See Search Box
lower down this column for searches of Finfacts news pages. Where there may be
the odd special character missing from an older page, it's a problem that
developed when Interactive Tools upgraded to a new content management system.
Finfacts is Ireland's leading business information site and
you are in its business news section.
Switzerland's cantons enjoy extensive fiscal independence which has been
actively used in recent years and has produced intense competition on taxes,
according to Credit Suisse, Switzerland's second biggest bank.
There can be substantial differences in the tax burden on private individuals
and businesses from one canton to the next. The indicators calculated by
Suisse Economic Research to compare the various cantonal tax burdens show a
picture of a divided Switzerland: intense competition and a tendency toward
lower taxes in German-speaking Switzerland compared with higher taxes but an
emerging trend toward more competition in French-speaking Switzerland. However,
there is evidence that some Swiss are tiring of foreign tax dodgers.
Sedate Switzerland has faced turbulence in recent times over tax secrecy and the
cost/benefit of servicing wealthy foreigners. The clash between the influence of
the austere religious doctrine of Frenchman John Calvin who had taken refuge in
the Alpine country, which centuries later hosted the plunder of foreign
dictators or hidden the wealth of Holocaust victims, was a far cry from the
gripes of the main character Michel, in the 1902 novel L'Immoraliste, of
renowned French writer, André Gide: "I detest these honest folk. I may have
nothing to fear from them, but I have nothing to learn from them either. And
they have nothing to say...Oh, these honest Swiss. Where do their good manners
get them?...They have no crime, no history, no literature, no art...They are
like a sturdy rosebush without thorns or flowers."
Bank secrecy was protected by law in 1934, two years after a police raid on the
Paris branch of Basler Handelsbank, which was caught 'in flagrante' facilitating tax
evasion by members of French high society, among them two bishops, several
generals, and the owners of Le Figaro and Le Matin newspapers.
Foreign firms that invest in Switzerland employ 11% of the Swiss workforce and contribute to 14% of GDP
(gross domestic product), according to
a 2012 Joint Study by the Swiss-American Chamber of Commerce and the Boston
Consulting Group. The 23,524 tax-privileged companies resident in Switzerland in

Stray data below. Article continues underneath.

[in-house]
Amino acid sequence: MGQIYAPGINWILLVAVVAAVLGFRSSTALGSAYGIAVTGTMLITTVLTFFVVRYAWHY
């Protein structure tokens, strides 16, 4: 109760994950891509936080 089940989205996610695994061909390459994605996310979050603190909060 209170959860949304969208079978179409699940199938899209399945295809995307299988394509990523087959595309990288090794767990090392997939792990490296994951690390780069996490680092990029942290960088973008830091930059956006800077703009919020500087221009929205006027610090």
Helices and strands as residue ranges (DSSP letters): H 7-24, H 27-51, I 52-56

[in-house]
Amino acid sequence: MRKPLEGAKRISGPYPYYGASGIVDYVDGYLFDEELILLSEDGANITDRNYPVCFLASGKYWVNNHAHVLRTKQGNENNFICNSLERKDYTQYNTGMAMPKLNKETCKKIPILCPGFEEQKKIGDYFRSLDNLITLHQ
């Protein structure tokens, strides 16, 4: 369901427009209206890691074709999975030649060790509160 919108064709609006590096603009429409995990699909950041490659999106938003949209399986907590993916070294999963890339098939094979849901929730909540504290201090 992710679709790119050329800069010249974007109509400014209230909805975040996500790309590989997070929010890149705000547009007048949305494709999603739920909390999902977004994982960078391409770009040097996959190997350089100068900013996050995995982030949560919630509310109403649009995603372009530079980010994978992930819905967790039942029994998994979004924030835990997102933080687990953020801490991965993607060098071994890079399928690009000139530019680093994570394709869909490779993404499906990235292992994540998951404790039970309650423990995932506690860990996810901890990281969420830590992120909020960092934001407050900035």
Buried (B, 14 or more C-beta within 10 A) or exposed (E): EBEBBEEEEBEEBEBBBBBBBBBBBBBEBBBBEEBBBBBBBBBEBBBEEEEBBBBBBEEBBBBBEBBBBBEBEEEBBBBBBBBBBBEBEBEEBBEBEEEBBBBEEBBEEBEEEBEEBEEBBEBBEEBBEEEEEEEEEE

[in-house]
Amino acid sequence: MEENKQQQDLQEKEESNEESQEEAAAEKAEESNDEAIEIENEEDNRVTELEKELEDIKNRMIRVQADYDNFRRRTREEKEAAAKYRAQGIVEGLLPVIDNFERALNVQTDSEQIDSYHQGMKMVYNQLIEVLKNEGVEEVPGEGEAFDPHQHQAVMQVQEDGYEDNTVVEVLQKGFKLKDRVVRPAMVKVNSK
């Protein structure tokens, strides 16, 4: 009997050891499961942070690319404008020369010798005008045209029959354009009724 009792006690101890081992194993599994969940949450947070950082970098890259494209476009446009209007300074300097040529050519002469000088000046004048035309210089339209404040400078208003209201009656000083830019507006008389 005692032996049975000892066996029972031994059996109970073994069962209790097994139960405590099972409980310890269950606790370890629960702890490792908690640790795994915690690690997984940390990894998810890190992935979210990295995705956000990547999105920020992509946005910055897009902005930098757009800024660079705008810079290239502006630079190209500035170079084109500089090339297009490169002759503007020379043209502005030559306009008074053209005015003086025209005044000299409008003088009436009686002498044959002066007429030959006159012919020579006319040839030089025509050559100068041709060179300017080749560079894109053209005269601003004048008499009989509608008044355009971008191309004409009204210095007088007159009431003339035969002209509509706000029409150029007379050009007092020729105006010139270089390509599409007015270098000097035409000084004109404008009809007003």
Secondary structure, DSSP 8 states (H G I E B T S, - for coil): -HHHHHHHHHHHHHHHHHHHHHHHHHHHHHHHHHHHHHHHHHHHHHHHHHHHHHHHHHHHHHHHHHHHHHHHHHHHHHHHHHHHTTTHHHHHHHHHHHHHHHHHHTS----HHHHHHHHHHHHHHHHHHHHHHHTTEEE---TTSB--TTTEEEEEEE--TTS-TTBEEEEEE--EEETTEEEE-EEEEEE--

2009 contributed 3.8bn francs (€3.1bn) - - around half of the total tax income from
all companies in the country, according to the finance department.
Swiss official company tax rates of about 21% compare
with 33% in France and 29% in Germany, according to
a 2012 survey by accountants KPMG; however, actual rates are usually much
Denknetz, a left of centre Swiss think-tank, estimates Switzerland's tax
regimes deprives other countries of up to 36.5 billion francs (€29.6bn;
$39 billion) in tax revenue each year
- - equivalent to double Spain's corporate tax revenues in 2011.
The European Commission has been criticising cantonal tax practices
since 2005, seeing them as illegal state aid as foreign income is taxed at a
lower rate than domestic income. It believes that these practices
are contrary to the 1972 free trade agreement between Switzerland and the
The tax levy on corporate profit in Zug is 15% for ordinary companies and
8.8% for privileged companies.
to swissinfo, from 3,900 companies offering 35,000 employments in 1975, "Zug
is today home to more than 10,000 work places with over 83,000 jobs, according
to the Office for Economic Promotion. Roughly 45% of these employers
have less than two full-time employees. Even more significant is the number
of registered corporations - - which may include pure letterbox companies - - which
amounted to about 30,000 at the end of 2010, according to the registry of
Last week, swissinfo
reported that a poll in the local newspaper Bote der Urschweiz
found that for 57% of voters in Schwyz, the population growth
generated by the region’s appeal was a “curse.” Four years earlier, 55% had termed the increase as a “blessing”.
Population growth across Switzerland has been particularly pronounced. Since
1972, central Switzerland (Schwyz, Lucerne, Nidwalden, Obwalden, Uri and Zug)
has seen its population grow by some 40%, according to the federal
statistics office. Only the Lake Geneva region has registered higher growth of
41.5% across cantons Vaud, Valais and Geneva.
In Zug, a canton adjacent to Zurich, - - home to commodity trader Glencore and mining
company Xstrata, they have agreed to merge - - some argue that expats are pricing locals out of the market.
Voters in June backed an initiative to increase affordable housing.
In 2013, the public budgets of Schwyz and Zug are in deficit.
In January, head of the cantonal government in Zug, Beat Villiger told the
NZZ am Sonntag newspaper, that it was time to put the brakes on growth
by placing a limit, for example, on the number of new arrivals. Villiger said
the government wanted to halve arrivals from 22,000 until 2030, to 11,000.
Check out our
subscription service, Finfacts Premium
, at a low annual charge of €25 - - if
you are a regular user of Finfacts, 50 euro cent a week is hardly a huge ask to
support the service.